The Simcoe Reformer reported that during a presentation to Norfolk council MNR biologist Kristen Diemer noted “bounties have proven ineffective at reducing the number of coyotes and occurrences of problem coyotes.”
In fact, Diemer said the program to cull coyotes in Ontario was discontinued some 40 years ago for that very reason.
The bulk of available science on the subject indicates that attempts to control coyote populations through lethal means backfire – coyote populations actually increase as the area’s family units are disrupted, and new territories are formed. It is also clear that there are humane, non-lethal solutions which are sustainable and available to communities across Canada.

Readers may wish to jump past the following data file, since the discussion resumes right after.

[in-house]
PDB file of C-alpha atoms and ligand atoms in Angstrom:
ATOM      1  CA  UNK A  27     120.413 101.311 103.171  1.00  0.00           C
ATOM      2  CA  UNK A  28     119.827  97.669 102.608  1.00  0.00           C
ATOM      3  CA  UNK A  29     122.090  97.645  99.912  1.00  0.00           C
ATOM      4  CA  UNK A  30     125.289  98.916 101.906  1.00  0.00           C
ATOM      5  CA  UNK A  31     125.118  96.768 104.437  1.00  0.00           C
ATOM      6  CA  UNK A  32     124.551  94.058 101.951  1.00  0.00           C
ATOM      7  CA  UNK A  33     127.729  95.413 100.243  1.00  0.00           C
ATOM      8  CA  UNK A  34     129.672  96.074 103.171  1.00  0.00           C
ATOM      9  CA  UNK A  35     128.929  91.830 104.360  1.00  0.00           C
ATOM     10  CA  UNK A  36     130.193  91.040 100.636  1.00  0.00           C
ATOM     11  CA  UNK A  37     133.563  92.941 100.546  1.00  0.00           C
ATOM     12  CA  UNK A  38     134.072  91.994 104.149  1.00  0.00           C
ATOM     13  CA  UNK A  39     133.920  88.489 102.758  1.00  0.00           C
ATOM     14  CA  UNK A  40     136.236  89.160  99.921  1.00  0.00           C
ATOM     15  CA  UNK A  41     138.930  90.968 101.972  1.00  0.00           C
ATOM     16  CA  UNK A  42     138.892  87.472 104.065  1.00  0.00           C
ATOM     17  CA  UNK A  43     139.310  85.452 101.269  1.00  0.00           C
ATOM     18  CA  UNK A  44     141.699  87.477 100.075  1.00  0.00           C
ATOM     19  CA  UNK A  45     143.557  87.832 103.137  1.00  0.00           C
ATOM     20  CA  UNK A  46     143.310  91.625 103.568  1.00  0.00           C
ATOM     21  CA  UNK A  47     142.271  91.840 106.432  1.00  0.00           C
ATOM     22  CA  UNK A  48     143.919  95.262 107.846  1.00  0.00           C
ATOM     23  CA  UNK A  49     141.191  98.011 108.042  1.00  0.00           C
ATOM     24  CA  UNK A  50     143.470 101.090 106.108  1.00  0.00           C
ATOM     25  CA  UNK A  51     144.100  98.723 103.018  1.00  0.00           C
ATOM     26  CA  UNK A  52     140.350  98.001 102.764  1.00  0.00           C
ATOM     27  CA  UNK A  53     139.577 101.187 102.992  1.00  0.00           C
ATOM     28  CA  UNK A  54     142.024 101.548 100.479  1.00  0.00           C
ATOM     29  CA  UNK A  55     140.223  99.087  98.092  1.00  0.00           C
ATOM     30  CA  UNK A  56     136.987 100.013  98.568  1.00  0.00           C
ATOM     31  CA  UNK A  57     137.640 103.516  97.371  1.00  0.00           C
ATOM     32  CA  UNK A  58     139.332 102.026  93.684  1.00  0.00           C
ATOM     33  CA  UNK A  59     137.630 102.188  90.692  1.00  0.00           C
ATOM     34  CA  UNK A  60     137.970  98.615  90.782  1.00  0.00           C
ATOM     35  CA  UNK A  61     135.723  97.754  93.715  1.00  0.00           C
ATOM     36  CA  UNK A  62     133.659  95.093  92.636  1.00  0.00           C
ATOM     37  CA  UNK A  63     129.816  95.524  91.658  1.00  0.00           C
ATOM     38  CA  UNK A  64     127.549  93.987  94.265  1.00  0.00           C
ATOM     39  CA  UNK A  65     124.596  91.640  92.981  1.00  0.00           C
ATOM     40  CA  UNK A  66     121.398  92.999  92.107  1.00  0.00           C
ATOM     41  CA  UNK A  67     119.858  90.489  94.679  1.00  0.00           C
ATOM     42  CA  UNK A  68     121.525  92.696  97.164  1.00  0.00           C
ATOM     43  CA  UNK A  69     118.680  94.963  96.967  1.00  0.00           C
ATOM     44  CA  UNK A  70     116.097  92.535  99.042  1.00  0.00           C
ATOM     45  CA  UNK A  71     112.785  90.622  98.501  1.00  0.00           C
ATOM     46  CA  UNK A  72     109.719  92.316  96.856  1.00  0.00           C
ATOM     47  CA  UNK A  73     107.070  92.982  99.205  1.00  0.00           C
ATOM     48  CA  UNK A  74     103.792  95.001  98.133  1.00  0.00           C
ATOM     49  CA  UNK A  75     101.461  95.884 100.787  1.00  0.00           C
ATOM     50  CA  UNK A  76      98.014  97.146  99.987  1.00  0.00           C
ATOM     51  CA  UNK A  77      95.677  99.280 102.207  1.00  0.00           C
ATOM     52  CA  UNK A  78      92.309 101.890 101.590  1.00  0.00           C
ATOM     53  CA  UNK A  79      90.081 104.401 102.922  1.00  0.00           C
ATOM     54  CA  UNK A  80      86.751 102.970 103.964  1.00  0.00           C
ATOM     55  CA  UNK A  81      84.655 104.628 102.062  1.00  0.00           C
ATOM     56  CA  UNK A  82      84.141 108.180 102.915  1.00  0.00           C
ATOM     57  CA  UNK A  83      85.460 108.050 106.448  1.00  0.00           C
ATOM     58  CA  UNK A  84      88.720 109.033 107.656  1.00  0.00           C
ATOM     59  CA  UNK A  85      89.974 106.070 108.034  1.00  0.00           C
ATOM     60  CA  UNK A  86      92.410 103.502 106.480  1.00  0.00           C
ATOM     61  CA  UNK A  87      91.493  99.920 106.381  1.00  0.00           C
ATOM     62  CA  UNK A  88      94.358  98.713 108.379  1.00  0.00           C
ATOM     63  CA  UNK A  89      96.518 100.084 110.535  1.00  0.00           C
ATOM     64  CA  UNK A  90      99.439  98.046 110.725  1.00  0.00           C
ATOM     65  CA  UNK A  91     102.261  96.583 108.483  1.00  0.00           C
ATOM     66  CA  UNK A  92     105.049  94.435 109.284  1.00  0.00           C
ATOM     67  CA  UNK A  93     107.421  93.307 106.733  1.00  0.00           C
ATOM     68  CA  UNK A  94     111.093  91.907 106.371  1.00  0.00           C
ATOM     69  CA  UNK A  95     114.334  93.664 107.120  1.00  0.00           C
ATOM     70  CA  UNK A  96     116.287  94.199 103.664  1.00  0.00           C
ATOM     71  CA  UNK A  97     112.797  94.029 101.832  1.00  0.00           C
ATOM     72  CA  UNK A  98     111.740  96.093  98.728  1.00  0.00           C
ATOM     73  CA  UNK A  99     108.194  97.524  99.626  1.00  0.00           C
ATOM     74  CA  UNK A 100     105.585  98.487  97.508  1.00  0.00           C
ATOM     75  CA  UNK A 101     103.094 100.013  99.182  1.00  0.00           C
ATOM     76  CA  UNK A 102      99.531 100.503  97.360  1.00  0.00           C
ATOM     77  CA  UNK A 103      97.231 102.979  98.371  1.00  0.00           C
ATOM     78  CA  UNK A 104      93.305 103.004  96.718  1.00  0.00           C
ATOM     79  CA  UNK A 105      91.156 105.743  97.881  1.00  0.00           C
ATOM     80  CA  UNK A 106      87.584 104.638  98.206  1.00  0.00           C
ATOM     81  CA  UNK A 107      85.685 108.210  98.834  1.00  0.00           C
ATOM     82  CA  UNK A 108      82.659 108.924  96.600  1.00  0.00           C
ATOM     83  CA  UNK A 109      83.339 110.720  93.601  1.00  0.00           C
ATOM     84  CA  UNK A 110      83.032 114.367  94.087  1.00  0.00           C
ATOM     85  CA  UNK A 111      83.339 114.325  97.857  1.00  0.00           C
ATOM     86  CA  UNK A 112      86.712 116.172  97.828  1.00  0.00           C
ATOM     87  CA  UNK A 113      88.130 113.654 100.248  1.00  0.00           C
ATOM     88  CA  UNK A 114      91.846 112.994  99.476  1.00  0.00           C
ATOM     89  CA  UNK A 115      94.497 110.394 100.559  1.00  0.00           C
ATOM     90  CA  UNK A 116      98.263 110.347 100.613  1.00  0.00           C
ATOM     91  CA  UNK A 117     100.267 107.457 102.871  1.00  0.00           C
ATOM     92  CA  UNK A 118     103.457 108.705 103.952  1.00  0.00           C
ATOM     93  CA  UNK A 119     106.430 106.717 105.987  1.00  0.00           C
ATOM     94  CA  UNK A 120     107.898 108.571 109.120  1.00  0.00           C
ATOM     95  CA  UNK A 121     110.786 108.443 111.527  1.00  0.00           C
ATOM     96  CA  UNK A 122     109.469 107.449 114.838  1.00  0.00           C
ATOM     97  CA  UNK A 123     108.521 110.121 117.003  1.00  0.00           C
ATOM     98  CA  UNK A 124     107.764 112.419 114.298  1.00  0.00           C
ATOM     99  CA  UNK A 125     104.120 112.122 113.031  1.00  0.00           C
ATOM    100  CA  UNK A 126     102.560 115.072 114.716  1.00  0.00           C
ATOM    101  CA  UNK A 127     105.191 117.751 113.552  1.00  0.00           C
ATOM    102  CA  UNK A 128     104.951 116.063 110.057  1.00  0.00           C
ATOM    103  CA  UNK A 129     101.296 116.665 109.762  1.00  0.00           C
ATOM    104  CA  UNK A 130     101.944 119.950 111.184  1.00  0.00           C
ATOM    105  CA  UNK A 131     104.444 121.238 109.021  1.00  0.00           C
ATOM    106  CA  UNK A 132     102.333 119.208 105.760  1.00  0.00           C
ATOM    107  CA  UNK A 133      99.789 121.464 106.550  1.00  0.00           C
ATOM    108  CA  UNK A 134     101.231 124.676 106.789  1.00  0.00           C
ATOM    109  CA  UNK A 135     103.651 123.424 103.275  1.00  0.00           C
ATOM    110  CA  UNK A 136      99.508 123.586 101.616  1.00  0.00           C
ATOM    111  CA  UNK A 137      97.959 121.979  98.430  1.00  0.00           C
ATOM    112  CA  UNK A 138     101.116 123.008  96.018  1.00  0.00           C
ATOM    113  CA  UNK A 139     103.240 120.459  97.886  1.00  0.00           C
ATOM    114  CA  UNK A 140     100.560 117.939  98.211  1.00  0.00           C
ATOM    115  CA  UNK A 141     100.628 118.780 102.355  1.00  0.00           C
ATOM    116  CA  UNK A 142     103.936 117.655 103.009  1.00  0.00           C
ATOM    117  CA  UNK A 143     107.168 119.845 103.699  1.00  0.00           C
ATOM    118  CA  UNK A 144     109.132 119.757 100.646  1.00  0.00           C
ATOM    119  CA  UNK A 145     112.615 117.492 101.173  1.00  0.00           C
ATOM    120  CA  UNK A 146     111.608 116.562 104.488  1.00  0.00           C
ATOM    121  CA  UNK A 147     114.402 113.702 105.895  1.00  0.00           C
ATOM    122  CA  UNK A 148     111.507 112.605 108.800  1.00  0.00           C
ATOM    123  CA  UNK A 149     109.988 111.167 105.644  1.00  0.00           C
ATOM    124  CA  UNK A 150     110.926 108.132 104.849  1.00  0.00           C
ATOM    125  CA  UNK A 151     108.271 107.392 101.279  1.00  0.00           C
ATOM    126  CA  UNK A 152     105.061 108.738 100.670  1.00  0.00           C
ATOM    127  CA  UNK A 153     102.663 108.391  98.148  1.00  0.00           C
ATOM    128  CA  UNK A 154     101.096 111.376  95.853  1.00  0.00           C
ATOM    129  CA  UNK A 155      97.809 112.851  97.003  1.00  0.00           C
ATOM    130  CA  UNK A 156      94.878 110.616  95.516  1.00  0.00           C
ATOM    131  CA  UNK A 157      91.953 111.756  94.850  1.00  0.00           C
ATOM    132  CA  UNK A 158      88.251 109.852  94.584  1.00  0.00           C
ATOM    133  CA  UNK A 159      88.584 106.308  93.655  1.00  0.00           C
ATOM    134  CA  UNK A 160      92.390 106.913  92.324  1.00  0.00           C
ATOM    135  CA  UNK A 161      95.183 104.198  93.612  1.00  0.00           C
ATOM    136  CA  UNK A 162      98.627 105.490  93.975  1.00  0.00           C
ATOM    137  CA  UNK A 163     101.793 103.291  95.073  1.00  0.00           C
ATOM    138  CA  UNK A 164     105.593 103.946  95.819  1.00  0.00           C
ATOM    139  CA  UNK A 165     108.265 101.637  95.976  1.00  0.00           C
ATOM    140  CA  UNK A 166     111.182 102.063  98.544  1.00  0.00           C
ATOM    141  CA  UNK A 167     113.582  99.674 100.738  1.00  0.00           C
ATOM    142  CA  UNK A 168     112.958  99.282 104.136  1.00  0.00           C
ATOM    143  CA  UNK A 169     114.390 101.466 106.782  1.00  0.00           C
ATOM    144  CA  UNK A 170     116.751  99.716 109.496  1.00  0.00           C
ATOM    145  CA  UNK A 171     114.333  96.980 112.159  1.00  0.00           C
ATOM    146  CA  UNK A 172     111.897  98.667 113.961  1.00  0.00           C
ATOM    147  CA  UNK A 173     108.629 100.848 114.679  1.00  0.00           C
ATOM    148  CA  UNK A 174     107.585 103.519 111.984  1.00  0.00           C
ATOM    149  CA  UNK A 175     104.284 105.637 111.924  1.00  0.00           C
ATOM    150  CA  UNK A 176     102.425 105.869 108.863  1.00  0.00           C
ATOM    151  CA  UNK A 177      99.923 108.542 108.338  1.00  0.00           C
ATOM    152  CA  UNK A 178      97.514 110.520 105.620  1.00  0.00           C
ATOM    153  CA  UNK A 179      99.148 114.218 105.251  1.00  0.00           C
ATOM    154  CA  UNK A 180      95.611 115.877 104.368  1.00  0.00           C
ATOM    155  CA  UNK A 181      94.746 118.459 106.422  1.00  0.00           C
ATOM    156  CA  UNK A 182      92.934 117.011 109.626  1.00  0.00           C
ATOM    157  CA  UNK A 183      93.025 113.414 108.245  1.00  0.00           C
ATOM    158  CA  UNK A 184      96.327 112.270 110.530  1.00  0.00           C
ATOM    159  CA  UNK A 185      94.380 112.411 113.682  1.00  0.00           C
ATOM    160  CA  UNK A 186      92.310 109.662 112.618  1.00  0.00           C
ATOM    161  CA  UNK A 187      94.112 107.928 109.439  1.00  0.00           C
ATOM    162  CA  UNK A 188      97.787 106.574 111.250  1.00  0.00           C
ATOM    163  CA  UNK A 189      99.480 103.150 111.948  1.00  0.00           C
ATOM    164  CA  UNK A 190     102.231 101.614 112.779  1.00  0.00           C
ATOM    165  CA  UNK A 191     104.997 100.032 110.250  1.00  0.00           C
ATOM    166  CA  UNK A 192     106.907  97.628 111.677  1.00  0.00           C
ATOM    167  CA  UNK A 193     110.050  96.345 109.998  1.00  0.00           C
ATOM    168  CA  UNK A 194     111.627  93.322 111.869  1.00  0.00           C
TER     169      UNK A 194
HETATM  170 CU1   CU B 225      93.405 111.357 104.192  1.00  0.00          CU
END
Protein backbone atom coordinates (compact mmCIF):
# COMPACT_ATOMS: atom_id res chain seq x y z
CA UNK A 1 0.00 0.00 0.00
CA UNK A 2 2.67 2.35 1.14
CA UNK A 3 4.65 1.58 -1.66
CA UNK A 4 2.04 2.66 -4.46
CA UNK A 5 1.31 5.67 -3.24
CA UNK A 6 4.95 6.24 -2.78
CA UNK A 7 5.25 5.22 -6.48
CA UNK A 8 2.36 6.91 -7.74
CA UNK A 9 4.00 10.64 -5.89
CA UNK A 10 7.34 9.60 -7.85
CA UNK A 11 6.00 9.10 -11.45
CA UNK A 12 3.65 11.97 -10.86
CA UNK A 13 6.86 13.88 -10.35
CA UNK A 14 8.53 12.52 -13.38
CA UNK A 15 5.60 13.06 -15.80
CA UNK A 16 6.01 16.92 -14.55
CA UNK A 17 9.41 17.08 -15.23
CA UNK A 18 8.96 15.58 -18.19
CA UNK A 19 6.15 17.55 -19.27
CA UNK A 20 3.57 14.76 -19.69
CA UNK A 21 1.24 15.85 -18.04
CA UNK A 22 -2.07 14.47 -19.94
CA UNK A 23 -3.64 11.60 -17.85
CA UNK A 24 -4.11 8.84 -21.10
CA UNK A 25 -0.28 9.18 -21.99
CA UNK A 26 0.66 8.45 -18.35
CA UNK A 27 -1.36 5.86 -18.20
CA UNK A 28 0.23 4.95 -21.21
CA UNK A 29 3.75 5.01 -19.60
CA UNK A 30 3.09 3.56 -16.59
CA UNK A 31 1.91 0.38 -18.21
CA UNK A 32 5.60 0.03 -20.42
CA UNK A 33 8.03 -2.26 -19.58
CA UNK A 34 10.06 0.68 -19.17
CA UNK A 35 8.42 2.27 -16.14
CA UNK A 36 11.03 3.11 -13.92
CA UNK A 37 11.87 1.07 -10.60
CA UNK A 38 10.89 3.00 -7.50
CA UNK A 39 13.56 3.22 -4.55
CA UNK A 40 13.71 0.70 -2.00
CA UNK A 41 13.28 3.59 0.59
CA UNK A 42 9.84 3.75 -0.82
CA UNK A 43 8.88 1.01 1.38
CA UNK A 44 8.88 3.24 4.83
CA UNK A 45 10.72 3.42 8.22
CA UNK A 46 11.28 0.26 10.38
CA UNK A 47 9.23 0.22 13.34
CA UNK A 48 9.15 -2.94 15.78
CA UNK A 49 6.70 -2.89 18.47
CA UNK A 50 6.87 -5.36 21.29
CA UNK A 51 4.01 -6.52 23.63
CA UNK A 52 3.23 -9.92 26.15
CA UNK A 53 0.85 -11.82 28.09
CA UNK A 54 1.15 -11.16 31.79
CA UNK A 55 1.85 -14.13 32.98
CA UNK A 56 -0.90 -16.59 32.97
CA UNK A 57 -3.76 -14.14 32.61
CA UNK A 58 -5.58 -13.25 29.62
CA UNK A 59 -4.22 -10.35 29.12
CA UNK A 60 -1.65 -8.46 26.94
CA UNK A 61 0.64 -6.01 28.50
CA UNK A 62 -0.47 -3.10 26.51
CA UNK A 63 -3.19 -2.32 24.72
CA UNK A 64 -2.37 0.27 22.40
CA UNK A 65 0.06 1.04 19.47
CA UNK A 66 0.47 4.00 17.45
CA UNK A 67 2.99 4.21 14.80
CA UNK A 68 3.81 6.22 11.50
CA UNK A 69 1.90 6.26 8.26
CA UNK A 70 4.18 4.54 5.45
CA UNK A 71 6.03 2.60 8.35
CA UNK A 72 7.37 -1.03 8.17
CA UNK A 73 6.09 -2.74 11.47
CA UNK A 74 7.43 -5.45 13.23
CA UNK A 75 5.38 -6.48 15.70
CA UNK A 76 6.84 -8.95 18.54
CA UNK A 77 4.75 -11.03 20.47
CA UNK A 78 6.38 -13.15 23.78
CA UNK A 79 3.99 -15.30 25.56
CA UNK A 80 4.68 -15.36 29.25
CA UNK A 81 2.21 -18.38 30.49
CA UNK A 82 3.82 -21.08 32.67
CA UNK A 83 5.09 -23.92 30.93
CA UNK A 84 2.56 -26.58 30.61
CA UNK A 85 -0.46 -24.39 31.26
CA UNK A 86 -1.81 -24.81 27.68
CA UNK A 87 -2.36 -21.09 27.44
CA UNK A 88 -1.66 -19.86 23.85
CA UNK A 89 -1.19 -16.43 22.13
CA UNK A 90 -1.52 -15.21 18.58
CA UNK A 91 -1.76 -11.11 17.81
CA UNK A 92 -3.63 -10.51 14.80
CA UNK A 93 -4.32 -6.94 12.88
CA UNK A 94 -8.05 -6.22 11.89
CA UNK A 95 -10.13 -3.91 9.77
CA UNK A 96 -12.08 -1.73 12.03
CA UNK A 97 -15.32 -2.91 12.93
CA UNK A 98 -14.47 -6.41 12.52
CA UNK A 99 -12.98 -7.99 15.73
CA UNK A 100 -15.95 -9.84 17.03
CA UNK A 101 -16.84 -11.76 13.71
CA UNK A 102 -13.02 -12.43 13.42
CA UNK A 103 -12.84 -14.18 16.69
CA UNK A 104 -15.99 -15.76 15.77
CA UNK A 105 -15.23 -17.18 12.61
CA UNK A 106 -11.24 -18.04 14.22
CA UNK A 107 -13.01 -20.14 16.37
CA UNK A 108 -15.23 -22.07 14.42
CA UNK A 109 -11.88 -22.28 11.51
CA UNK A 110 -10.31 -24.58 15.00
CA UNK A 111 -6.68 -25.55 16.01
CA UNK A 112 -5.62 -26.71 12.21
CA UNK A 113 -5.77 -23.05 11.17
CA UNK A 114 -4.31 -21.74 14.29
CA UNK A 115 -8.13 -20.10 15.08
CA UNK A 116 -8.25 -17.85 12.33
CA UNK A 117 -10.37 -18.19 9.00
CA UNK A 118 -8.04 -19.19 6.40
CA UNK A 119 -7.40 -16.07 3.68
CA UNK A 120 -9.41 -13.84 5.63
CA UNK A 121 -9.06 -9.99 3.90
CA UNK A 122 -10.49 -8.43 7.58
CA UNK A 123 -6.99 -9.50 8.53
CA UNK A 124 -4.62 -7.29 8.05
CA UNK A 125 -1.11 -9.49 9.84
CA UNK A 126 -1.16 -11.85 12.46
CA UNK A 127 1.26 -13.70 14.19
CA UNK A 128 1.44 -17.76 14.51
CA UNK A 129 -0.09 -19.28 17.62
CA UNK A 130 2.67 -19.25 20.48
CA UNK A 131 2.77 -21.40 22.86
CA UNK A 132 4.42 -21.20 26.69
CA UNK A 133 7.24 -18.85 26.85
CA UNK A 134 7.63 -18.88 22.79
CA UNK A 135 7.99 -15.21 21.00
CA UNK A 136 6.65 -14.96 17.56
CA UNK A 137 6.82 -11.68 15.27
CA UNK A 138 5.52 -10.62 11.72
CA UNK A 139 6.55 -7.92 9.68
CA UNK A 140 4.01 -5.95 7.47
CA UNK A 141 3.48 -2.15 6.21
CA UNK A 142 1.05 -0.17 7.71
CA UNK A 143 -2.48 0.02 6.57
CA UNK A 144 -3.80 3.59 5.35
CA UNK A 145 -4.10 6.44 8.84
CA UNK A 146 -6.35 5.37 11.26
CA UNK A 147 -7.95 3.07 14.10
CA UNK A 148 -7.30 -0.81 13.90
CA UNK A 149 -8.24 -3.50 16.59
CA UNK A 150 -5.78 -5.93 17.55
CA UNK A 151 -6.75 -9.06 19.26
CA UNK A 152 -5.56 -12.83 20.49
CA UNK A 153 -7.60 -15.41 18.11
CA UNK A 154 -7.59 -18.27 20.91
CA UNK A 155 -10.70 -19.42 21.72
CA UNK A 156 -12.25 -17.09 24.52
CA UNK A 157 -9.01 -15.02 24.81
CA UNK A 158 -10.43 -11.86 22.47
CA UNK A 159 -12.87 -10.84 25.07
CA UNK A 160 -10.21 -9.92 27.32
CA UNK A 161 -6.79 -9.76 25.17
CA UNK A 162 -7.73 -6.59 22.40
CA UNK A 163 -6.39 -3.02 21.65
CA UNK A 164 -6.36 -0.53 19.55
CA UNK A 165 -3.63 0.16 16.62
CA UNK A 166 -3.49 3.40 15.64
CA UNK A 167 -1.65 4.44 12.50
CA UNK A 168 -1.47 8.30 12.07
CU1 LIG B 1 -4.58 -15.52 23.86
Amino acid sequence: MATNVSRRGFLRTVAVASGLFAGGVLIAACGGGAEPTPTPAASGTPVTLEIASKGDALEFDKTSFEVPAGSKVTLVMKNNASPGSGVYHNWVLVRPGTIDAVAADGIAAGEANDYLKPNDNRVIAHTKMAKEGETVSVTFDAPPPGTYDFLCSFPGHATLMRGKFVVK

Combining education, enforcement and outreach are effective means of preventing conflicts with wildlife and ensuring an ongoing, safe balance in the ecosystem. Hazing or other aversion conditioning techniques can be utilized when people become uncomfortable with the proximity of coyotes. But what is most beneficial, in the long-term, is teaching compassion and the beauty of all living beings to humans.
They’ve learned to live with us, after all. The least we can do is learn to live with them.
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